We stayed in Queenstown the night before and returned there after the hike.

How do I get to the start of the track?

Most people use a transport service from Queenstown or Te Anau. We used Info&Track. They picked us up from Queenstown and took us to The Divide to start and then picked us up at Routeburn at the end. We choose to leave our van in Queenstown and do the longer journey transfer at the start of the hike to avoid hours on the road after the hike finished. I don’t think that’s really a big deal though.

I would recommend booking your transfers in advance as we saw many
people on some buses. Our outbound (to the trailhead) was full.

Can I park my campervan at start of the track?

Yes. However, you’ll need to get yourself back to the trailhead to collect it. A better option would be get a lift to the trailhead and leave your van in town (either Queenstown or Te Anau).

The DOC do warn about van break ins at trailheads so this is also a consideration.

If I’m camping how do I cook? Can I use the hut facilities?

If you camp you’ll need your own cooking equipment. Unlike other “Great Walks” campers in Fiordland cannot use hut facilities. We found out the hard way.

Can I hike Routeburn if I’m afraid of heights?

As neither Ian or I are particularly afraid of heights it is hard to say.

There are some parts of the trek where you are high in the mountains and can see the ground below. However, I would not say you are at any risk of falling from a cliff or ledge and should have no concerns about your safety on the track if you act sensibly.

The views are amazing.

How long does it take to hike Routeburn?

We did it in about two days with two nights on route. We hiked an afternoon, most of the next day and then an hour or so the final morning. With all the transfers we were gone about 2 and half days and two nights. We wish we’d walked out on the second day as we had nearly finished but the times of the transfers back to Queenstown meant we couldn’t meet a shuttle until the next morning so we stayed the second night on the track.

The DOC recommends 2 to 4 days.


If you have a question about Routeburn that isn’t here feel free ask in the comments. Or if you’ve done Routeburn and have alternative answers to some of these questions please share your thoughts.

Walking in Abel Tasman National Park


On our last weekend in NZ we had the pleasure of walking through yet another New Zealand national park. This time it was Abel Tasman at the North West of the South Island.

Abel Tasman National Park is known for its beaches and lush forests. As with most National Parks in NZ this one has a multi day “Great Walk” associated with it and has lots of campsites and huts along the way for those needing somewhere to stay. Luckily for us, as we were short on time, it is also one of the more easily accessible parks with many options for day hikes. As it is based on the coast much of the access is via the water. Some people choose to kayak in and hike out. We decided to take the more leisurely option of getting a water taxi in some of the way hiking along and then getting the water taxi back.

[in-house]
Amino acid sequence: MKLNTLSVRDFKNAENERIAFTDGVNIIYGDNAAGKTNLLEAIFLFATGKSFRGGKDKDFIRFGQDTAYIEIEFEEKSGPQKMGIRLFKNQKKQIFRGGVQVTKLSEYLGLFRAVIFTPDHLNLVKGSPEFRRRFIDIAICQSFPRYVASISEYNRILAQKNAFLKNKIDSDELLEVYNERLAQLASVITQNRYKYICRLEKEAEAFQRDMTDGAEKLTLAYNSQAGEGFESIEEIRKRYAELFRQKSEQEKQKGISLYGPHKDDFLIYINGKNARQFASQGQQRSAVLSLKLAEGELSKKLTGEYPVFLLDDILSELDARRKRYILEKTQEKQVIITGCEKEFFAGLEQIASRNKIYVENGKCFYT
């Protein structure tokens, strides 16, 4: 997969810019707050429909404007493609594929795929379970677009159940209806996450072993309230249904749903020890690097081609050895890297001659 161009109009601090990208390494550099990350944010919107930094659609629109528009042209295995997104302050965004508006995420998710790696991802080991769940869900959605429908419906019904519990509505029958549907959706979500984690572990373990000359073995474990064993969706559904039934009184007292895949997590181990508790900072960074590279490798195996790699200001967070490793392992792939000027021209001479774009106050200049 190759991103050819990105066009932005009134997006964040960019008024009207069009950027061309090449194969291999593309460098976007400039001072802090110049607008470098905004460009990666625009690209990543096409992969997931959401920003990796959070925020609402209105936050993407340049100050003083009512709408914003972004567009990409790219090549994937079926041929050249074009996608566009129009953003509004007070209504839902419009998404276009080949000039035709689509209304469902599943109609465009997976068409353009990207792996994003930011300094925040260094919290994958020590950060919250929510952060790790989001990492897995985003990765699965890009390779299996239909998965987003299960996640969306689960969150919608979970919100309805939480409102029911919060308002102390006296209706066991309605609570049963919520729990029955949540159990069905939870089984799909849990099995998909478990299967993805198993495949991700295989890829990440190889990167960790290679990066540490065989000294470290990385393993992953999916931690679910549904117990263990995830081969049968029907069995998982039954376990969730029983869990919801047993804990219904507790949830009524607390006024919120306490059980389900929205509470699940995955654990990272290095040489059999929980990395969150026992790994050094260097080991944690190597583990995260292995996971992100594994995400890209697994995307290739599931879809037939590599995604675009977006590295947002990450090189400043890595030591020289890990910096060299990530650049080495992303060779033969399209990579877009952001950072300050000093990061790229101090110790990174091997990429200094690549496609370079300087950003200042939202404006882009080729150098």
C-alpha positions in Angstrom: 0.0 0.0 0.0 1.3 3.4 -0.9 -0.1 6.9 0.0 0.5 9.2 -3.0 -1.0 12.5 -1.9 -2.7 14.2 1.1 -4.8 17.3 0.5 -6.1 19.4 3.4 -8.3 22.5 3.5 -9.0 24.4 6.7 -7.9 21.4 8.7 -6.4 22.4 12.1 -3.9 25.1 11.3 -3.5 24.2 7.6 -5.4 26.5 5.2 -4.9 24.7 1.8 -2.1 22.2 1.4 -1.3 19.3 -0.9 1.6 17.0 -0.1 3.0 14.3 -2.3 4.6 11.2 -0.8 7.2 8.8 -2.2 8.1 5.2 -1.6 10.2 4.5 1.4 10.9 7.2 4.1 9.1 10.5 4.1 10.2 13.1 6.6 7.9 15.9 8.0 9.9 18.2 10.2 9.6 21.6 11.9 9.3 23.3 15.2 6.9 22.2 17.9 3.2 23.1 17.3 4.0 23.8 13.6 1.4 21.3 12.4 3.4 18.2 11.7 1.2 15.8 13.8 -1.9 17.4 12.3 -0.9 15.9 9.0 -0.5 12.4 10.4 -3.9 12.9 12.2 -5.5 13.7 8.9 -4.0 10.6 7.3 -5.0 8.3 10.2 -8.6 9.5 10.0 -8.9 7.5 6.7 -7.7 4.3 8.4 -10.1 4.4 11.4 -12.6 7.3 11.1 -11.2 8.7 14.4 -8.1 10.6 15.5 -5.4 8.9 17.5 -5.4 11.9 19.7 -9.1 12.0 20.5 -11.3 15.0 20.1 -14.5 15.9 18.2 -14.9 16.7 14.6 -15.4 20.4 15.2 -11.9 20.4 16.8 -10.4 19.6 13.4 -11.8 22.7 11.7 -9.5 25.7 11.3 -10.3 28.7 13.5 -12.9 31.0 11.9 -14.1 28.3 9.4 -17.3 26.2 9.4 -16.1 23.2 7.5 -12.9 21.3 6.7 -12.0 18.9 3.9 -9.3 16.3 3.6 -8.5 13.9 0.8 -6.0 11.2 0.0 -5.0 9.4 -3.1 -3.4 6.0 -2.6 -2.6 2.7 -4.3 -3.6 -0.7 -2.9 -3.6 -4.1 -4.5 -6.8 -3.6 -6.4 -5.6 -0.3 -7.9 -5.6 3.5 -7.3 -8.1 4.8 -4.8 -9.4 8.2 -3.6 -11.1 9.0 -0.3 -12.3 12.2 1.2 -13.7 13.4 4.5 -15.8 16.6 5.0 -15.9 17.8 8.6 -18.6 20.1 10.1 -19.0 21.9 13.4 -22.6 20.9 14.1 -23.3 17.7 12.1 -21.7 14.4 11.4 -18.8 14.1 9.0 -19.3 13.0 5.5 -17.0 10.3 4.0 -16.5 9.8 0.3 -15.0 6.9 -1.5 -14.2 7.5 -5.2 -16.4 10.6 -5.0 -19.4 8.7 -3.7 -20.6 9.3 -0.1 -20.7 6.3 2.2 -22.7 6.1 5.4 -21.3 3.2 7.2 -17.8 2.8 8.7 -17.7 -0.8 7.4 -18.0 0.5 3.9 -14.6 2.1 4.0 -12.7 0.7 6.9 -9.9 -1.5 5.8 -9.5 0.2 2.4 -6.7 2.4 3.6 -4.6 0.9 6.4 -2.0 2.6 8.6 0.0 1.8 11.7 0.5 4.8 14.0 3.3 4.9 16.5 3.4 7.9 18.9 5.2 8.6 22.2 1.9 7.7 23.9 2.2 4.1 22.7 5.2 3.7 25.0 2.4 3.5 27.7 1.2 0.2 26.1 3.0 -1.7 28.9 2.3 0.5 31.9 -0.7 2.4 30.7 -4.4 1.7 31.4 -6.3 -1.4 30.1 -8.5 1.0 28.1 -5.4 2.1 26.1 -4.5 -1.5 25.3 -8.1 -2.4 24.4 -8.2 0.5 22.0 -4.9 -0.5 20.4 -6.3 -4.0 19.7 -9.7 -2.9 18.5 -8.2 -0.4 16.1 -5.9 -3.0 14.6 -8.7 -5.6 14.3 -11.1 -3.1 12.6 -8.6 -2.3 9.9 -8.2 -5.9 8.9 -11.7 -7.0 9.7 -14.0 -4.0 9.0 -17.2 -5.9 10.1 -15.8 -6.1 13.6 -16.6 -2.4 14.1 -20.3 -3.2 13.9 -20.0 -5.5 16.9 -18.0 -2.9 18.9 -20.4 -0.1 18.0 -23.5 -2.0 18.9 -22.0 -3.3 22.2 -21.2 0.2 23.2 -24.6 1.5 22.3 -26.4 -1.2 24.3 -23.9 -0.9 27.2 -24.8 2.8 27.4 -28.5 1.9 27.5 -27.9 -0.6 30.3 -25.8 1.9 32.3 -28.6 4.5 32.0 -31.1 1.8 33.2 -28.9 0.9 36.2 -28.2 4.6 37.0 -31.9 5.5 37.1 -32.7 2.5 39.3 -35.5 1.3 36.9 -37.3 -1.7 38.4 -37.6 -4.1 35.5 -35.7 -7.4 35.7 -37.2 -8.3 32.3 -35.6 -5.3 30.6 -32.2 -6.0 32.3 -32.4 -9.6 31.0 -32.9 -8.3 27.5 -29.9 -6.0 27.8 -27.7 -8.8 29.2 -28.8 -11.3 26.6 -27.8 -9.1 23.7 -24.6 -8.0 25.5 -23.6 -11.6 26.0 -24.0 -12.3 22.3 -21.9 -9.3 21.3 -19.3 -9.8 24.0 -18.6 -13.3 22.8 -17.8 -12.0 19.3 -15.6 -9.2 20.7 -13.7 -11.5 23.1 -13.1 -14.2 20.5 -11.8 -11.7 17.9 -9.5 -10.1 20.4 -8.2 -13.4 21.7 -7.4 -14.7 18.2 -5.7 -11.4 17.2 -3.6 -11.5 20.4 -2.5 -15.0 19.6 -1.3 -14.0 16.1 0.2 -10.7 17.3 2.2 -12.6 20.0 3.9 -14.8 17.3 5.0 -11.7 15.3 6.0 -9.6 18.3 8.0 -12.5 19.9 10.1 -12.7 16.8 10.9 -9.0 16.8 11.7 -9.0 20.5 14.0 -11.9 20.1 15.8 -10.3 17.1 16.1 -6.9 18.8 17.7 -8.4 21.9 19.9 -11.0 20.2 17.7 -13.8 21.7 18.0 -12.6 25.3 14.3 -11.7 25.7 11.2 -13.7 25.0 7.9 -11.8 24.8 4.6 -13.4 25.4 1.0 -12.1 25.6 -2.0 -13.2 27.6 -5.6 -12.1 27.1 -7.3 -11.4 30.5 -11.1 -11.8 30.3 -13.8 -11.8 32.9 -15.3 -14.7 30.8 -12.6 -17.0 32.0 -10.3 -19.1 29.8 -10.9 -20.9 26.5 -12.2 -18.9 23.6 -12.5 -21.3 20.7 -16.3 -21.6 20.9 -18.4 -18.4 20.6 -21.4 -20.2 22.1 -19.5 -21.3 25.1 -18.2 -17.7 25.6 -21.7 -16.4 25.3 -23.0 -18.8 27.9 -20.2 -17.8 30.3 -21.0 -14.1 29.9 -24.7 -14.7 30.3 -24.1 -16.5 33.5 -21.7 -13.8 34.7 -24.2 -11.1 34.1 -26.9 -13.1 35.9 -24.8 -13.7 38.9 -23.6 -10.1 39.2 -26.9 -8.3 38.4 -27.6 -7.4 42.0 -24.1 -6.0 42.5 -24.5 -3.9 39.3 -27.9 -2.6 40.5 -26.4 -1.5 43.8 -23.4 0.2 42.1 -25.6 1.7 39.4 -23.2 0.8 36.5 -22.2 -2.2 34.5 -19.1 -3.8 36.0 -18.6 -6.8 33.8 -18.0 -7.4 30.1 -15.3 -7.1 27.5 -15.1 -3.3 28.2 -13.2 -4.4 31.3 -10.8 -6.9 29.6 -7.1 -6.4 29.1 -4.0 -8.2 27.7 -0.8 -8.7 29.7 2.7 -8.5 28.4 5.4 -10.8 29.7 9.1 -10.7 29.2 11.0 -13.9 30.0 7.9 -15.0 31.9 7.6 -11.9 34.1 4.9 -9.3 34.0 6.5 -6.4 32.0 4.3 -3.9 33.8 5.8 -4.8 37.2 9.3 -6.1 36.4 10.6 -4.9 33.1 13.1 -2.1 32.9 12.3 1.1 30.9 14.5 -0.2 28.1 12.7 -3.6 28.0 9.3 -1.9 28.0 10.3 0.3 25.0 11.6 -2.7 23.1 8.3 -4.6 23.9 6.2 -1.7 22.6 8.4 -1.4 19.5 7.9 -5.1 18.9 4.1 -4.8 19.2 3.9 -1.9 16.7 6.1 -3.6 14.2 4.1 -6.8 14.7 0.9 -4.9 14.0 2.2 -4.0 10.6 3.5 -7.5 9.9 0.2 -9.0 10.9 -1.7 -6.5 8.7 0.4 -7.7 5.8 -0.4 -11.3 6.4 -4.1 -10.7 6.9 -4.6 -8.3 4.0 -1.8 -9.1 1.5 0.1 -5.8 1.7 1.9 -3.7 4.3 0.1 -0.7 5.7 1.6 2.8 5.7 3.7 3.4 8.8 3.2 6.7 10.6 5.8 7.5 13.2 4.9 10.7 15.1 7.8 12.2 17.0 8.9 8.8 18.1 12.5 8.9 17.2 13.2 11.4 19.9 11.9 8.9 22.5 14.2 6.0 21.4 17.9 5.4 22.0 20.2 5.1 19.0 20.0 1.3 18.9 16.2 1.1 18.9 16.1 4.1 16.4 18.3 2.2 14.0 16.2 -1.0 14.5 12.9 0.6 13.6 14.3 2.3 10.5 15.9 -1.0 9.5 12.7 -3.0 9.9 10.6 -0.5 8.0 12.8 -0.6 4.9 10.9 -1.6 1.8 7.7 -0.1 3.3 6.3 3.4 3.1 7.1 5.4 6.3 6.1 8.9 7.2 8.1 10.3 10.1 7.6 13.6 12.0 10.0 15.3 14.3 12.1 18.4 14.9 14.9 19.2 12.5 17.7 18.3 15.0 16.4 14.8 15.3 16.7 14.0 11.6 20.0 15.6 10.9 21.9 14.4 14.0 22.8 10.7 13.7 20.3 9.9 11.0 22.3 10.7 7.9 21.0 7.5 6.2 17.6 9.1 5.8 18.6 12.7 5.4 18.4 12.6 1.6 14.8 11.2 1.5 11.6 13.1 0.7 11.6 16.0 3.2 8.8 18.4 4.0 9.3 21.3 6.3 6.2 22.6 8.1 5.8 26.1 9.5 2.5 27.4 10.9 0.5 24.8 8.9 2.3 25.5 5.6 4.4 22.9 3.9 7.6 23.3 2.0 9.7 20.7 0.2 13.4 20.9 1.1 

We began the day taking the water taxi from Marahou to Torrent Bay via Apple Island. The watertaxi drivers do their best to show you around and point things out as they go but this is certainly more about transport than cruising.

After a brief look at some seals on an offshore Island we landed at Torrent Bay and began our hike up the coast. As we were hiking along the coast there was minimal altitude change the whole day. However, this change regularly occurred when passing between beaches meaning that we regularly rose and then descended to the next beach. We began our first up from Torrent Bay and then down to Medlands Beach. Then up again through the ferns and trees to drop down again at Bark Bay. The rise and fall allows you to see out along the coast and down to beaches that you can then experience as you go down again.

We were fortunate enough to reach Bark Bay when the tide was out so we were able to cross the bay using the low tide crossing (across the beach) instead of the alternative (and slightly longer) high tide crossing.


After Bark Bay and the subsequent rise the walk through the forest down to Long Valley Creek and then around to the start of Tonga Bay was stunning. Like the morning we were surrounded by ferns, tree ferns and the dabble of sunlight. But this part of the forest felt quieter, more remote and less trampled by people. Perhaps it was the time of day or my mood? Either way I’m sure that what we experienced there was amongst the best Abel Tasman has to offer and I was glad we caught some of it.


The final stretch took us to Tonga Quarry Camp and then on to Onetahuti Bay where we waited for the boat. It was nice end to the day to tip our toes in the sea and enjoy the afternoon sun before the taxi ride back to civilisation.